Where Terrorism Research Goes Wrong
Terrorism is increasing. According to the Global Terrorism Database at the University of Maryland, groups connected with Al Qaeda and the Islamic State committed close to 200 attacks per year between 2007 and 2010, a number that grew by more than 200 percent, to about 600 attacks, in 2013.
Since 9/11, the study of terrorism has also increased. Now, you might think that more study would lead to more effective antiterrorism policies and thus to less terrorism. But on the face of it, this does not seem to be happening. What has gone wrong?
The answer is that we have not been conducting the right kind of studies. According to a 2008 review of terrorism literature in the journal Psicothema, only 3 percent of articles from peer-reviewed sources appeared to be rooted in empirical analysis, and in general there was an “almost complete absence of evaluation research” concerning antiterrorism strategies.
The situation cries out for the techniques of prevention science. For a given problem (like terrorism), prevention science identifies key risk factors (like alienation), develops interventions to modify those risk factors (like programs to promote positive relations with the dominant culture) and tests those interventions through randomized trials. Using this methodology, scientists have identified interventions that effectively prevent problems as diverse as antisocial behavior, depression, schizophrenia, cigarette smoking, alcohol and drug abuse, academic failure, teenage pregnancy, marital discord and poverty.
Jon Baron, who leads the Coalition for Evidence-Based Policy, which advocates for the use of randomized trials to evaluate government programs, reports that his organization has been able to identify only two experimental evaluations of antiterrorism strategies. One of them, a field experiment reported in a paper from a World Bank office in 2012, randomly assigned 500 Afghan villages to receive a development aid program either in 2007 or after 2011. The aid program had significant positive effects on economic outcomes, villagers’ attitudes toward the government and villagers’ perceptions of security. The aid program also reduced the number of security incidents, though that effect was not maintained after the program ended and was observed only in villages that were relatively secure before the program began.
Thus the study found an unequivocal but limited benefit of an aid program in reducing insurgent violence. I say “unequivocal” because randomizing villages to receive or not receive the aid made it extremely unlikely that differences in attitudes and security resulted from anything other than the aid program itself.
The second study was published last year in The Economic Journal. The researchers randomly assigned neighborhoods and villages in Nigeria to have, or not have, a campaign to reduce pre-election violence. The campaign made use of town meetings, theater and house-to-house distribution of material. The study found that the campaign increased empowerment to counteract violence and voter turnout, and reduced both perceptions of violence and the intensity of violence.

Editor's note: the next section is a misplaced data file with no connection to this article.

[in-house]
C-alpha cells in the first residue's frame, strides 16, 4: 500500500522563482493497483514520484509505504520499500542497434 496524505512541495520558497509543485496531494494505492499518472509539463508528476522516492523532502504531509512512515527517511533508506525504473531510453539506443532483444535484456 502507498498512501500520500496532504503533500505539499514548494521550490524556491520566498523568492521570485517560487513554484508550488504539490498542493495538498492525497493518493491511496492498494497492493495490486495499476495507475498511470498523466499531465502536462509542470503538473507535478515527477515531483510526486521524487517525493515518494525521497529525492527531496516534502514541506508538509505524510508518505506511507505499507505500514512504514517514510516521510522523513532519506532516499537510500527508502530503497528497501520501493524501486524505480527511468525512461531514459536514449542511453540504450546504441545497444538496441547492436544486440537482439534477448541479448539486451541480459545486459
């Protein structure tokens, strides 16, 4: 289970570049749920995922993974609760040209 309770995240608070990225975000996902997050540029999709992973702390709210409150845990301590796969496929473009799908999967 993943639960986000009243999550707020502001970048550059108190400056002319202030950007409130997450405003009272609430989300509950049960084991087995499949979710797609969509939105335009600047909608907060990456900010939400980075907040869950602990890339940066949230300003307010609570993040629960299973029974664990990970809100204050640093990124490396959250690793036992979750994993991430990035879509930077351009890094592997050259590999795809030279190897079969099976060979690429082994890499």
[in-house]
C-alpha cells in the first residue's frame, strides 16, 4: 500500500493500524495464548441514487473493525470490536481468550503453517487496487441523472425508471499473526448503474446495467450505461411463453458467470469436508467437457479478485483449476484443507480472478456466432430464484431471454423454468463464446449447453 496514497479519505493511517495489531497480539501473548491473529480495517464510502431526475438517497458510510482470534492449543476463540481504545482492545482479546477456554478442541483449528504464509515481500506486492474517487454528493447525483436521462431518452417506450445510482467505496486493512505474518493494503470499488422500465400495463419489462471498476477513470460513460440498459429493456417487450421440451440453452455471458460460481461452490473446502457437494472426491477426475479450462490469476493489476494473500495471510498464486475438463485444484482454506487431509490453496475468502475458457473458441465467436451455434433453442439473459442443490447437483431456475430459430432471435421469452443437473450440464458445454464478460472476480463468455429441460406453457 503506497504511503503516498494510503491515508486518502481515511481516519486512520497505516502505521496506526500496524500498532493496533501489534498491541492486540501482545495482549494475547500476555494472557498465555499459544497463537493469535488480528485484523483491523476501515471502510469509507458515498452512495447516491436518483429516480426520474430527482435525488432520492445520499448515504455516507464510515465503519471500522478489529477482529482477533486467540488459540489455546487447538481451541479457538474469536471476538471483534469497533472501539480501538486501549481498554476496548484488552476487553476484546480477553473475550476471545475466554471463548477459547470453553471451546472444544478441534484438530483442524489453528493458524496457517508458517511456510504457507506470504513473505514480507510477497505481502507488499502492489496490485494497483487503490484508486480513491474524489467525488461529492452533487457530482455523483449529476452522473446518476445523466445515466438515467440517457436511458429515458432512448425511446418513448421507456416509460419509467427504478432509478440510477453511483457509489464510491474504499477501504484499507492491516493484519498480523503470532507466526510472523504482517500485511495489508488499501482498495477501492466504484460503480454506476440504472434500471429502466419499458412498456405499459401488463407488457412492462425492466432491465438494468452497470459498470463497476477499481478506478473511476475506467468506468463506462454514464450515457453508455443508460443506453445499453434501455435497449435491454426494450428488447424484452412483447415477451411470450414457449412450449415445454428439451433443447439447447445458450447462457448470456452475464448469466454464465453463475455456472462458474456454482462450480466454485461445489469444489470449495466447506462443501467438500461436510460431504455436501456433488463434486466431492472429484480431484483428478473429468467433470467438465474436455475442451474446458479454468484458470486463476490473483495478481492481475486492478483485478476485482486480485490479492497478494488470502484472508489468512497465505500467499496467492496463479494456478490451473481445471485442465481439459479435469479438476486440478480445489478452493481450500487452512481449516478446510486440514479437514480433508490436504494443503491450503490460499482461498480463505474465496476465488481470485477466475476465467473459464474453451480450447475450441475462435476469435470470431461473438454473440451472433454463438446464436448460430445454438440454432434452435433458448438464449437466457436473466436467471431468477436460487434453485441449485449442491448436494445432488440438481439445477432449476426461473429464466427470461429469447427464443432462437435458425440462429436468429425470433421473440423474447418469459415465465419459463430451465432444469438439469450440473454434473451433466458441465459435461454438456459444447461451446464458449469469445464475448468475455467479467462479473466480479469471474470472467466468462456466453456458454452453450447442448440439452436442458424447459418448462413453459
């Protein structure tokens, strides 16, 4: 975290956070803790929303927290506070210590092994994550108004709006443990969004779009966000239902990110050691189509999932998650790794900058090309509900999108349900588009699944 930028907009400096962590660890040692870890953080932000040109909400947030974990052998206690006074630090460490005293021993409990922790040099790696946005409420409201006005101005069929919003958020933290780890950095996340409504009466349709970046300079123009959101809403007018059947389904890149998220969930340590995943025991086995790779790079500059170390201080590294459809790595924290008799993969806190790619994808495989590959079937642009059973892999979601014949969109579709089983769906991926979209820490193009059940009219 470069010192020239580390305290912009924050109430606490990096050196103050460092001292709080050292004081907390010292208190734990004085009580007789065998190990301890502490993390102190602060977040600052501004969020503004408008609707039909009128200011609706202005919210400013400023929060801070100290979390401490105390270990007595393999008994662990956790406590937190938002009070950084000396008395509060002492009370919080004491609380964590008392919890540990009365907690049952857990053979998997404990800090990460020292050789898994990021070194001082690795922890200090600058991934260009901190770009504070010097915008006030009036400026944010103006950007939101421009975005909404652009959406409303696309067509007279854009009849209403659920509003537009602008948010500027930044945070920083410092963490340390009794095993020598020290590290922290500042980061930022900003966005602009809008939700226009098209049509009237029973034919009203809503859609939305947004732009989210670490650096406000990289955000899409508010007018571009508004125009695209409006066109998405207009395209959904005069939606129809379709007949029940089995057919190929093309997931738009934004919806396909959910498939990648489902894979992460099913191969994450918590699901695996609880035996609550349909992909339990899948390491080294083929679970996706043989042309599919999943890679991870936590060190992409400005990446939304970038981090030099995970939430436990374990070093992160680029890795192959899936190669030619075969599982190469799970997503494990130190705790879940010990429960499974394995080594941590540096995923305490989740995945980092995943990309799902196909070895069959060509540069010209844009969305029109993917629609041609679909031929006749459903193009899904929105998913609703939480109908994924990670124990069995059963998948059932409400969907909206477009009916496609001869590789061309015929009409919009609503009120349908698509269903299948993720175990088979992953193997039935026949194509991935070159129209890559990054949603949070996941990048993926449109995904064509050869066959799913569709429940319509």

Imagine how much more we would know about the prevention of terrorism if even a small proportion of the hundreds of antiterrorism efforts implemented worldwide in the past 15 years had been properly evaluated. As it is, we can say almost nothing about their efficacy. Do we know whether drones are increasing or decreasing the rate of terrorists’ attacks? Whether our current surveillance activities are thwarting more terrorists than they are radicalizing young people?
In 2012, the National Institute of Justice (the research arm of the Department of Justice) began a program to study domestic radicalization. Over the first three years it has funded nearly $9 million in research. While the studies underway will undoubtedly contribute to our understanding of the risk factors that contribute to radicalization, none of the projects funded thus far are adequately evaluating a strategy to prevent radicalization. One of the projects, for example, is an effort to increase awareness of risk factors for radicalization as well as civic-minded responses to them among members of the Muslim community. The program’s impact will be assessed by comparing outcomes for those who never participate, those who participate once and those who participate multiple times. If the project finds that those who participated multiple times were less radicalized than those who never participated, you might be inclined to conclude that the program is working. But experience from evaluation research over many years has taught us that such a difference could just as likely be because those who were less inclined to become radical were more likely to participate.
The only way to really be confident that it is the program that is making the difference is to randomly assign some people to get it and others not. That way any differences are very unlikely to be caused by pre-existing differences between the two groups.
Estimates of the cost of the war on terror have varied between one and five trillion dollars. Surely we can invest a tiny fraction of that in improving our antiterrorism strategies through rigorous experimental evaluations.
This article originally appeared on nytimes.com